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Saturday, August 20 • 4:00pm - 4:40pm
Obesity and diabetes: is it the sugar, ‘carbs,’ vegetable oils, or all three?

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Since the late 19th Century, we’ve observed exponential growth of overweight, obesity, and diabetes. In the U.S. alone, overweight and obesity have risen at least 35-fold since 1900, while diabetes has risen 35-fold since 1935. It has become fashionable to blame sugar, carbohydrates, or both for these disorders, which are now of pandemic proportions. Furthermore, the interest in both the “low-carb” community and published science has seen an almost infinite increase in recent years. But will dropping sugars and carbohydrates solve the problem? In the U.S. we’ve observed carbohydrate consumption falling since 1997 and sugar consumption falling since at least 2004, while obesity elevated from 33% to 42.5% and diabetes elevated from about 4% to 13% during this same interval (2000-2018). Seed oil consumption, on the other hand, continued to rise. Other countries have similarly challenging data for the ‘sugar-’ or ‘carb-hypothesis’ of obesity and diabetes. Answers to these vexing problems may lie in longitudinal observational data observed in “Nature’s laboratory.”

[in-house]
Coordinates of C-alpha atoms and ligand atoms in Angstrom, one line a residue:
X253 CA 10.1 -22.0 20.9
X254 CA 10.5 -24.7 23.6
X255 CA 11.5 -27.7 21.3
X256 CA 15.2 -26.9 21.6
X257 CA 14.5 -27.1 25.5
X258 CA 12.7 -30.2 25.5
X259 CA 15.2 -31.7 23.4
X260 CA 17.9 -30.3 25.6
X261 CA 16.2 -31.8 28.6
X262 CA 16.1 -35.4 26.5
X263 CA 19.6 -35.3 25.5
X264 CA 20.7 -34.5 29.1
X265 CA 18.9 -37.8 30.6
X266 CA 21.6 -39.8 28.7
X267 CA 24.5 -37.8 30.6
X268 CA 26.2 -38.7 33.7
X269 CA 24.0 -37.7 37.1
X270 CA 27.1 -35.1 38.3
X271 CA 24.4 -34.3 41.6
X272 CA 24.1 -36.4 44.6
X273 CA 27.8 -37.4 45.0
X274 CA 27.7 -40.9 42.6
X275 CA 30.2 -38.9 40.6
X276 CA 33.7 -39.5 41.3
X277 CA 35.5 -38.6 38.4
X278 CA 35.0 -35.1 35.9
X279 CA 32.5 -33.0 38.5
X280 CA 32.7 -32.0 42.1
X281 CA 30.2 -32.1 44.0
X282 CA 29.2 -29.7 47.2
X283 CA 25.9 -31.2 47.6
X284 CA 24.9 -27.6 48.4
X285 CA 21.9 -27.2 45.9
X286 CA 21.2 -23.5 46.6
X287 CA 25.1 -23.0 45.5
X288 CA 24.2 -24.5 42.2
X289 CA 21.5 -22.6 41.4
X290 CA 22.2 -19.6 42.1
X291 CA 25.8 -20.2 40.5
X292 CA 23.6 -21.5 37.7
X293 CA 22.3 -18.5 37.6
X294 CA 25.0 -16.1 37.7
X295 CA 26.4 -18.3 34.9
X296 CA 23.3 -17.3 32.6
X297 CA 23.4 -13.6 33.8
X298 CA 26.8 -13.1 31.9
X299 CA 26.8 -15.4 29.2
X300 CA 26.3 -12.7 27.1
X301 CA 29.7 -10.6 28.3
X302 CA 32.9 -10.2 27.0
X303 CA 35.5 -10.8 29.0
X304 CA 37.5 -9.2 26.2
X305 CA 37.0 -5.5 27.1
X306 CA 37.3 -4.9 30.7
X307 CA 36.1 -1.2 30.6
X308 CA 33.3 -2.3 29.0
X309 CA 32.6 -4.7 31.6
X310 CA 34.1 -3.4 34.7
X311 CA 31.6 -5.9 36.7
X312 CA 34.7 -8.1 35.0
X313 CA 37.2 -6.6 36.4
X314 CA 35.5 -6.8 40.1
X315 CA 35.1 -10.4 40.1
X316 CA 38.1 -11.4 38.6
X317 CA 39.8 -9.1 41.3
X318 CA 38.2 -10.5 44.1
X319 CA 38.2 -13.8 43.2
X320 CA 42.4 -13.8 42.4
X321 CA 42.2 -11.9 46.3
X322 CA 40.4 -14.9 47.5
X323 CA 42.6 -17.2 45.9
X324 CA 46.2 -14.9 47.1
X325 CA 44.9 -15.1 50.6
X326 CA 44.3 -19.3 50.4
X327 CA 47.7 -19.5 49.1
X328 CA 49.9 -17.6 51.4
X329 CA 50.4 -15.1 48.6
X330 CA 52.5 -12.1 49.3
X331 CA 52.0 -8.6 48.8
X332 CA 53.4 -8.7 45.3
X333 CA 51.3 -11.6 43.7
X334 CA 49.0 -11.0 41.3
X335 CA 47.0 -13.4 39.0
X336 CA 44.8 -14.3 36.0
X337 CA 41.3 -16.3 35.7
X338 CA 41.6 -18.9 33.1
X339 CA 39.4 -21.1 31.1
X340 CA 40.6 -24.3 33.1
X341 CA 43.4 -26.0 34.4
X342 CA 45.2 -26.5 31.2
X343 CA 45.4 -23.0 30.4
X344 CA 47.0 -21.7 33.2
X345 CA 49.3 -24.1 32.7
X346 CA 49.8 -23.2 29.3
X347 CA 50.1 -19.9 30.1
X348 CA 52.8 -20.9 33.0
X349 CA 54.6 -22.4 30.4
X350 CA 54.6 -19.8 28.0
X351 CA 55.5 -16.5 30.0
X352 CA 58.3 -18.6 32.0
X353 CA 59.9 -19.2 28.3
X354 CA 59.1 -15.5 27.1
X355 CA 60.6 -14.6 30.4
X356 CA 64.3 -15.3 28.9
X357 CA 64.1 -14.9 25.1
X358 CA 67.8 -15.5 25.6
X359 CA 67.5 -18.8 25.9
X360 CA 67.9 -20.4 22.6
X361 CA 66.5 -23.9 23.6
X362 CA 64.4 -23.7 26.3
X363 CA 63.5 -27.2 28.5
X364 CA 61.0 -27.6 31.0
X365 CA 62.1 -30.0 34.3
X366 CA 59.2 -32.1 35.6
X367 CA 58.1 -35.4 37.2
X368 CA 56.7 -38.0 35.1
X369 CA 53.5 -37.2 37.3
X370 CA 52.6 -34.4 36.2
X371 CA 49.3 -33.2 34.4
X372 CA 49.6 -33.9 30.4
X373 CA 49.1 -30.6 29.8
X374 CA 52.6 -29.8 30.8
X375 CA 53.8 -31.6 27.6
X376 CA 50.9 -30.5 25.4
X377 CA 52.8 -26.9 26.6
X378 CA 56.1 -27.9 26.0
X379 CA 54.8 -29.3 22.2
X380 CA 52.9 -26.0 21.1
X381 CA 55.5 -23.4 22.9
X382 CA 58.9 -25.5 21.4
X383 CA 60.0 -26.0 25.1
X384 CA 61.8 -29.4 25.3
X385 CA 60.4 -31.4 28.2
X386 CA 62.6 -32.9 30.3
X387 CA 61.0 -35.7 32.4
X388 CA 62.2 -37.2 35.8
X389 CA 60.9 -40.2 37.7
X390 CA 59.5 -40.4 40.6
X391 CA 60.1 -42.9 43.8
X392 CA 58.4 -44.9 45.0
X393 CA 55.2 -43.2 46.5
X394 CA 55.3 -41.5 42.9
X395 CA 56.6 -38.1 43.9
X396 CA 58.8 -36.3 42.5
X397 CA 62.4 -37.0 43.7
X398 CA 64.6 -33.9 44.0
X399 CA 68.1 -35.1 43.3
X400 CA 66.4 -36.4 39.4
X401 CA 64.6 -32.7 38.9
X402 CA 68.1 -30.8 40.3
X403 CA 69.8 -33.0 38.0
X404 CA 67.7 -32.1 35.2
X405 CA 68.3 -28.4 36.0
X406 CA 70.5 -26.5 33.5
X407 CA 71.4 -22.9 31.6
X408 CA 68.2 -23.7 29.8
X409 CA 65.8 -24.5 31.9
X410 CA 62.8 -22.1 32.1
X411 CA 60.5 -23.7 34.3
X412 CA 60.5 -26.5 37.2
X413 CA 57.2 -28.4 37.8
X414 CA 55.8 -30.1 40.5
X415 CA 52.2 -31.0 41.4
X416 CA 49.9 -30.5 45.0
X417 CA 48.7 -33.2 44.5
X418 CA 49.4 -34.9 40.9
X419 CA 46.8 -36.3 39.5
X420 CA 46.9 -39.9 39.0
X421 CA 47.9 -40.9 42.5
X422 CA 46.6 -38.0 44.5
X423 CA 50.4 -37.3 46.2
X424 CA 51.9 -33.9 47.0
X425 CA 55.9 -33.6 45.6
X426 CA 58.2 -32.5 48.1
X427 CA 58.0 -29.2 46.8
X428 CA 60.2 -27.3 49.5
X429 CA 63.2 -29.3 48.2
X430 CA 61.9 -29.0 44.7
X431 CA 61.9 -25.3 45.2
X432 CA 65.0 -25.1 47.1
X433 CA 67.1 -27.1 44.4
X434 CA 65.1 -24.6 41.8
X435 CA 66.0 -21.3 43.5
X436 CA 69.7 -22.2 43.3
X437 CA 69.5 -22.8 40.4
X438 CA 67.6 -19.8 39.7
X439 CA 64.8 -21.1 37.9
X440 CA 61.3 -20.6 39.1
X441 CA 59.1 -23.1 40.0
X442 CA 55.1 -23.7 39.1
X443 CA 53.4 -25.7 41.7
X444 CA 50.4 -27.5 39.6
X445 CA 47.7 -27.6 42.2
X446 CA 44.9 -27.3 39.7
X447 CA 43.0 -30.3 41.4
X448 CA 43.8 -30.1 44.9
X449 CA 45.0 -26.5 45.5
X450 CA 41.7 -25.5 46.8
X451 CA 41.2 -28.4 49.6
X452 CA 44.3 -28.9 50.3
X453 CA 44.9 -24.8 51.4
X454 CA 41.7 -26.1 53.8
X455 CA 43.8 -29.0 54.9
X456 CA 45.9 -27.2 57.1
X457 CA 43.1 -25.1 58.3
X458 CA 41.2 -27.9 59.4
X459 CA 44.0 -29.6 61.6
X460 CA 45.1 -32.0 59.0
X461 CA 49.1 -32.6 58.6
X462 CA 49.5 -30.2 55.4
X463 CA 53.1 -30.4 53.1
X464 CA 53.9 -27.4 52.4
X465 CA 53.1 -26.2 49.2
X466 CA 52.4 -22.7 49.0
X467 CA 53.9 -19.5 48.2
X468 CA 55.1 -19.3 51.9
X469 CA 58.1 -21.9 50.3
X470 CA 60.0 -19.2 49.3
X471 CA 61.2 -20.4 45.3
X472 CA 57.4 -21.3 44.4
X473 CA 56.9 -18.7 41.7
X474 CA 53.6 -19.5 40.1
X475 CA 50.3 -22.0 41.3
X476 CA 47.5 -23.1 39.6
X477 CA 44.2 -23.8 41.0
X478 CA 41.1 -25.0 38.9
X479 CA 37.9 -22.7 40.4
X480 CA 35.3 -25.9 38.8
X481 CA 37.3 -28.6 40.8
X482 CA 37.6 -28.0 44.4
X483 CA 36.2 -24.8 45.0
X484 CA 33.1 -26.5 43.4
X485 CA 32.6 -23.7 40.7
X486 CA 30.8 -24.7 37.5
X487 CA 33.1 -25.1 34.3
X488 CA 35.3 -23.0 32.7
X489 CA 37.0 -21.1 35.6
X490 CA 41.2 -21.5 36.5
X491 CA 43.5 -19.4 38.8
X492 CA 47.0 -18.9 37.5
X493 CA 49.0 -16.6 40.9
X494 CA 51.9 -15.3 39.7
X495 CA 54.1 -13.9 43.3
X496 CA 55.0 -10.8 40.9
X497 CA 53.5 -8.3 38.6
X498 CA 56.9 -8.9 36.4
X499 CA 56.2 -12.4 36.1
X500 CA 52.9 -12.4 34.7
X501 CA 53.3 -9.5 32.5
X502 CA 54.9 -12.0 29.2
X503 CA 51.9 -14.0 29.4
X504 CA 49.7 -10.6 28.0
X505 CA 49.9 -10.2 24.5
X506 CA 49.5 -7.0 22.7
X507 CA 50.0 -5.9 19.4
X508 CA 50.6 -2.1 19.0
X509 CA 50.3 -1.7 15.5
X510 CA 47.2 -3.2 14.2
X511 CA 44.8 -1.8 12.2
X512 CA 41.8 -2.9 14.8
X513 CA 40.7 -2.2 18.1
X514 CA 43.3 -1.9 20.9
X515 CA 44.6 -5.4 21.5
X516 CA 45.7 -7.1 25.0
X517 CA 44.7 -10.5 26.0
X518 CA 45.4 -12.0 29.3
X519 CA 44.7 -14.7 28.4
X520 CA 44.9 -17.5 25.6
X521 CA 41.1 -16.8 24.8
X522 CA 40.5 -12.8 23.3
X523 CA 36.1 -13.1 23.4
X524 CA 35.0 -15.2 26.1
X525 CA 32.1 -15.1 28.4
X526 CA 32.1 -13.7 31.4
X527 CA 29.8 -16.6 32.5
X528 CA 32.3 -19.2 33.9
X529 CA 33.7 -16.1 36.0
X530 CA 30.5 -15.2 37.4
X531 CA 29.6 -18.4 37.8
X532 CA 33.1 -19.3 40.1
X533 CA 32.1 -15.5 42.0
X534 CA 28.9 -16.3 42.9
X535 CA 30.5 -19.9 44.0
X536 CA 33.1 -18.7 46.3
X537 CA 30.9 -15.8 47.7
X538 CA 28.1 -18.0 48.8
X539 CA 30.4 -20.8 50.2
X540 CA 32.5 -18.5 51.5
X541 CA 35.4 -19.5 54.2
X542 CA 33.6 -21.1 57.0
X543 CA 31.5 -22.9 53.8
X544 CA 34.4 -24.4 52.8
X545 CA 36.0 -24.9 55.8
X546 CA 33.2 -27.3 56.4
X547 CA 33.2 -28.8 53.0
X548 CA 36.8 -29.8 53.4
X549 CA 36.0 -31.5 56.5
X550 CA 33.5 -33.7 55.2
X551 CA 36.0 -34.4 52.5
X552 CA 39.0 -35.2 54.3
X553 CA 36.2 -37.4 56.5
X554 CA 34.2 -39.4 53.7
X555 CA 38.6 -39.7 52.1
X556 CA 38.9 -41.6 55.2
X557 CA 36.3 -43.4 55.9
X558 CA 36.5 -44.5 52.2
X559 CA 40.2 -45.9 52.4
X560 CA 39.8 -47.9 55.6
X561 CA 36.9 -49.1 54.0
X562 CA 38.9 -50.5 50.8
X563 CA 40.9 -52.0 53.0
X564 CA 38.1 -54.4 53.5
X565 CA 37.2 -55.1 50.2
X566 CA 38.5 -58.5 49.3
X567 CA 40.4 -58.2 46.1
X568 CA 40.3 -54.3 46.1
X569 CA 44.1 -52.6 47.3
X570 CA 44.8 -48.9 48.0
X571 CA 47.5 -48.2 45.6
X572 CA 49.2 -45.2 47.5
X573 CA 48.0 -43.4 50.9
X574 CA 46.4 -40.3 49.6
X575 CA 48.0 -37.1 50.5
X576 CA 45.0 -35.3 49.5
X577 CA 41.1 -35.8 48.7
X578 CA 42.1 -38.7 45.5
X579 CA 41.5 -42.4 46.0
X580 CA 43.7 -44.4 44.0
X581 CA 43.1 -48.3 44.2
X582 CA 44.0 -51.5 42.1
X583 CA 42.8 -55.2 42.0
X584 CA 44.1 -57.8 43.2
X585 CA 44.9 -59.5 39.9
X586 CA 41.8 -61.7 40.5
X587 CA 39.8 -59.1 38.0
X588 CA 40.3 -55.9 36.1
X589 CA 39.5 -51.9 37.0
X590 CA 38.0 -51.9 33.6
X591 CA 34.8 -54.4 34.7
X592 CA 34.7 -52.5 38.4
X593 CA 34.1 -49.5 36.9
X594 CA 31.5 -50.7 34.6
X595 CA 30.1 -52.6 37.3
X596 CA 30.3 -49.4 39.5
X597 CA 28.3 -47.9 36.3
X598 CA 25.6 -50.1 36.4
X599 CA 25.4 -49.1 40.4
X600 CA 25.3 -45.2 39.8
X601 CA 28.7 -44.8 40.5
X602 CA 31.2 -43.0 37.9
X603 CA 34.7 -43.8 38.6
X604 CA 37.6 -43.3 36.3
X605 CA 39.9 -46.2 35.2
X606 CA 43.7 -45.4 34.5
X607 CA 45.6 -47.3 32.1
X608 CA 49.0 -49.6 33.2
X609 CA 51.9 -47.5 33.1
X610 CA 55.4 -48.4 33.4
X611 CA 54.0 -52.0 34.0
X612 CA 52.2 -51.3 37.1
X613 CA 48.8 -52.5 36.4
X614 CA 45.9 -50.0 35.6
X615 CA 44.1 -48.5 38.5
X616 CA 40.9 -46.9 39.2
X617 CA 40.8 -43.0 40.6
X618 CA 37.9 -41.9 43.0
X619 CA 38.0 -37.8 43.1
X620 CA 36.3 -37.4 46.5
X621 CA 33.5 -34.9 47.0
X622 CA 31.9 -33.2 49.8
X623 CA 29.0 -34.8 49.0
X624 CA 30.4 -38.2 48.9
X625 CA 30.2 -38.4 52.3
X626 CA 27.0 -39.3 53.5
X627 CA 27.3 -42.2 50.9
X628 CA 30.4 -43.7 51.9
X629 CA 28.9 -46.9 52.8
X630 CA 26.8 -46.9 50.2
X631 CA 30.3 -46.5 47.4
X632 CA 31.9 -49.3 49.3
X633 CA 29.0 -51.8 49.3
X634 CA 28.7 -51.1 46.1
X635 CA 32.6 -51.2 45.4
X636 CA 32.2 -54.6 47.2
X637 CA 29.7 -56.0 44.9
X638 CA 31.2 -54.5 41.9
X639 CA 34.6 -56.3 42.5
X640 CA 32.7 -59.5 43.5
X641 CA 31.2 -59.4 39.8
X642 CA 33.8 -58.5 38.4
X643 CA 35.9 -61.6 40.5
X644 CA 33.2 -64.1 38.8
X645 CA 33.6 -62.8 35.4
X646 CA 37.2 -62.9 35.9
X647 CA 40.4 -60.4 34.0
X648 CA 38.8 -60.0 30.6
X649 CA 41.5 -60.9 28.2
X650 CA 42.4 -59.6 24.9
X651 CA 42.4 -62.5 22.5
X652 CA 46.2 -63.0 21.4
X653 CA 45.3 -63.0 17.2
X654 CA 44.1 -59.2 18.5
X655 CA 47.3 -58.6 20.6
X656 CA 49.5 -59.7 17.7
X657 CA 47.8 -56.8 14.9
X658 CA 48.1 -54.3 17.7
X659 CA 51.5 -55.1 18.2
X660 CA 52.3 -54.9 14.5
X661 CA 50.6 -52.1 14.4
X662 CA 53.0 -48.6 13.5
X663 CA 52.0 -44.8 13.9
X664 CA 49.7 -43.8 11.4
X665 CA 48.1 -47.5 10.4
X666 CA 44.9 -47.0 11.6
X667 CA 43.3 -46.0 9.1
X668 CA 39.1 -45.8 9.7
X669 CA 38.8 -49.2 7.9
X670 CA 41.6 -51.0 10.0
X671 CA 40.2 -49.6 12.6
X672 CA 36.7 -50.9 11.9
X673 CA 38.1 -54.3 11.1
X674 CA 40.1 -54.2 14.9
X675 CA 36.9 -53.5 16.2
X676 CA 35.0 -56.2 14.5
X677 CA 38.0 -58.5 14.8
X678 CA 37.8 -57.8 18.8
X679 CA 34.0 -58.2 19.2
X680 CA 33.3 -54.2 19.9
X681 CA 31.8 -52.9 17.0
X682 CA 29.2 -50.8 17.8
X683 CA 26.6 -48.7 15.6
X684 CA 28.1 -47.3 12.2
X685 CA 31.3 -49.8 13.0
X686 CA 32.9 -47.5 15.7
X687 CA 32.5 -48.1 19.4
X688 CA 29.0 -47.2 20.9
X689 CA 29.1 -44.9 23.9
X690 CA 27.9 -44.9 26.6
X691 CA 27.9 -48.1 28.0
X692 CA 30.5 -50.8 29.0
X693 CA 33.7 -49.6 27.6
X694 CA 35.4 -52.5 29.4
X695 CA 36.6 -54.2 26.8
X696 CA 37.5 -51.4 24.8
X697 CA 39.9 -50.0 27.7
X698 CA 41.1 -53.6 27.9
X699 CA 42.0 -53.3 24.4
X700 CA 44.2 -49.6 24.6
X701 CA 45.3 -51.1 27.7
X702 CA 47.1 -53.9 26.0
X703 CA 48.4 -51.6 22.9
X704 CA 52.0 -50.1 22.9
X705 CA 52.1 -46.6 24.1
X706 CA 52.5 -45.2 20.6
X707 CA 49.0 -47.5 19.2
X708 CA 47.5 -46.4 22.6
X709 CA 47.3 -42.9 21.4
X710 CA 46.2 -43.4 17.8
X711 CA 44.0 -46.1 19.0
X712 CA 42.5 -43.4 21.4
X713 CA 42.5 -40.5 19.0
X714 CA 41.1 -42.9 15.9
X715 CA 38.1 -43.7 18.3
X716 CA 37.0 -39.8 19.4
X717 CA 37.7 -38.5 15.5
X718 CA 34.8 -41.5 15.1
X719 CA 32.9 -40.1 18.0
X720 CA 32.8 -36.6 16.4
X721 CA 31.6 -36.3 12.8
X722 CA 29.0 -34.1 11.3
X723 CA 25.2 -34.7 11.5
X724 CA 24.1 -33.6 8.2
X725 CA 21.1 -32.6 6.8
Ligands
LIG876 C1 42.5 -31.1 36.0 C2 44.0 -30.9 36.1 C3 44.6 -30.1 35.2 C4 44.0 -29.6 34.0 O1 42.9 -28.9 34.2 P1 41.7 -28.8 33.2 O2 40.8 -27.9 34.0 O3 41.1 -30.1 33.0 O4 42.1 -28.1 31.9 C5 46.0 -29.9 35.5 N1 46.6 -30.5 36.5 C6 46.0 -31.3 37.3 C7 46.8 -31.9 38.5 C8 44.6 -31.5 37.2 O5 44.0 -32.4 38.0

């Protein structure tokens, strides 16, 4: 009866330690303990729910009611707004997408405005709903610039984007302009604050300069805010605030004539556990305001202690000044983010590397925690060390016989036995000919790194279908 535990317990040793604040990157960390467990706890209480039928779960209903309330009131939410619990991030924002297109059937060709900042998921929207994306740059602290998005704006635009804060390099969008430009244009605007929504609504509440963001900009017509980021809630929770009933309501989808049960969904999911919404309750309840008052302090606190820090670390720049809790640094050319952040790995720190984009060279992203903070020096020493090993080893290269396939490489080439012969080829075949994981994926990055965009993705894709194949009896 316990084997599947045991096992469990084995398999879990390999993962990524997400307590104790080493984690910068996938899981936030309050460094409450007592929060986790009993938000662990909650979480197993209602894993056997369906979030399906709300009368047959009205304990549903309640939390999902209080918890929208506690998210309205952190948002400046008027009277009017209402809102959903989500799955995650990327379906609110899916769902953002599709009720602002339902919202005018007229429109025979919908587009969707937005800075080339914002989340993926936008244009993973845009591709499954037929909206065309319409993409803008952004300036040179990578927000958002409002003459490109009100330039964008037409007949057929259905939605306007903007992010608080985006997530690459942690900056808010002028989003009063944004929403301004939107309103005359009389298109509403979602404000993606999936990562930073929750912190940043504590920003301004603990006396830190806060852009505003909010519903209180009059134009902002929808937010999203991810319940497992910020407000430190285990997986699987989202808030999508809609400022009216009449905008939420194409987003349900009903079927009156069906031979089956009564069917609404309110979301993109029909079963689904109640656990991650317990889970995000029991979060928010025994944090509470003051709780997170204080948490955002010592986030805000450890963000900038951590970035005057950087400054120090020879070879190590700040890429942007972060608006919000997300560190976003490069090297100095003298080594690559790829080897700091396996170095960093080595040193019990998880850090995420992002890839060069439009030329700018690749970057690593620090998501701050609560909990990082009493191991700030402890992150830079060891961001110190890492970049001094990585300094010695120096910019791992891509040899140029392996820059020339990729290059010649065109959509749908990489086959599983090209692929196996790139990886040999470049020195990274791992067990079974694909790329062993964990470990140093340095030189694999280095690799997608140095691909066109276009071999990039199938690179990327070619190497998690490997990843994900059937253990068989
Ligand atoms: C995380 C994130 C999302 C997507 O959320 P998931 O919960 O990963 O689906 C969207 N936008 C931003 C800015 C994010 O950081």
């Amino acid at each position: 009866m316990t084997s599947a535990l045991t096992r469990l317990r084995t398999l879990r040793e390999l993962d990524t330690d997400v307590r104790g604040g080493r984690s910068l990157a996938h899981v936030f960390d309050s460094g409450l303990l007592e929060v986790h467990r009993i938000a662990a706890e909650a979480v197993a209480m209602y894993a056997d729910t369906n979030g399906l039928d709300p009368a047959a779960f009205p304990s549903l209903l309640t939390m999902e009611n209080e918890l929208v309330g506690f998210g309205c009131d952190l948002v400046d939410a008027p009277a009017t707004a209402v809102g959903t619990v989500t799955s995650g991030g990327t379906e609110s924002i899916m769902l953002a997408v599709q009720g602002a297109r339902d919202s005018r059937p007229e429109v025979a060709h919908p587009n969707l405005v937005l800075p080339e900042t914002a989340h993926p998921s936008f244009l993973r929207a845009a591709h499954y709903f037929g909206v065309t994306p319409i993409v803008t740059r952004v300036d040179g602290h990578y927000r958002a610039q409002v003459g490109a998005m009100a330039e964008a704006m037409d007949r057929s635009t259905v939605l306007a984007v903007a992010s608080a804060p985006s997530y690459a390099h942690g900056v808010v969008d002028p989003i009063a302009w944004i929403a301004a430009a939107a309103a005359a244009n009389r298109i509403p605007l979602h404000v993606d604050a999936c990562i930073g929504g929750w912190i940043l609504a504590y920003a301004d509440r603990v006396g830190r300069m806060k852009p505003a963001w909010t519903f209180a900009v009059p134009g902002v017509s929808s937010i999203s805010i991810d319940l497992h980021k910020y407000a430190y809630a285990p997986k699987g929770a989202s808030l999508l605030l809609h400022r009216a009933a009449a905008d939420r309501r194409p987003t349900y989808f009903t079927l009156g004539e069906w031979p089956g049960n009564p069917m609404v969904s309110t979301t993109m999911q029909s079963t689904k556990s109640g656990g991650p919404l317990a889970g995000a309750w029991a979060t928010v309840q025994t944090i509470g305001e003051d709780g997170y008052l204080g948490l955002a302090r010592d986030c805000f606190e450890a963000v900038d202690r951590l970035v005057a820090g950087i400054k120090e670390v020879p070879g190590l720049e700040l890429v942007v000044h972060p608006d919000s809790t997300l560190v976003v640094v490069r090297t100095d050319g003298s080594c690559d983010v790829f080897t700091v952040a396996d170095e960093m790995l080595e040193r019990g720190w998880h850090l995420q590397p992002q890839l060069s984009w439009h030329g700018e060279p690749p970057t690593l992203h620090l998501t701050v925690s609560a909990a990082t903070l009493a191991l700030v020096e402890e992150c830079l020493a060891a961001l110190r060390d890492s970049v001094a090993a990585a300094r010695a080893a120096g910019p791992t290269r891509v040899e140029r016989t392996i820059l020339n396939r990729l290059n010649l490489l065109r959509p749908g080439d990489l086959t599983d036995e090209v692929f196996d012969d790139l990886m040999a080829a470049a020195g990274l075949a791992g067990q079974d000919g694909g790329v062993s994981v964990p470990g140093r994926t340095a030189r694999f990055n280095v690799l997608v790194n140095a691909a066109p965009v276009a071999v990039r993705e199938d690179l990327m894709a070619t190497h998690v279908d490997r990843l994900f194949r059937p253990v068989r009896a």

avatar for Chris Knobbe

Chris Knobbe

Chris Knobbe, MD, is a physician, researcher, ophthalmologist, and Associate Clinical Professor Emeritus, formerly of the University of Texas Southwestern Medical Center, in Dallas. Dr. Knobbe is known primarily for his research, publications, and presentations connecting Westernized... Read More →

Saturday August 20, 2022 4:00pm - 4:40pm PDT
Northwest auditorium

Attendees (7)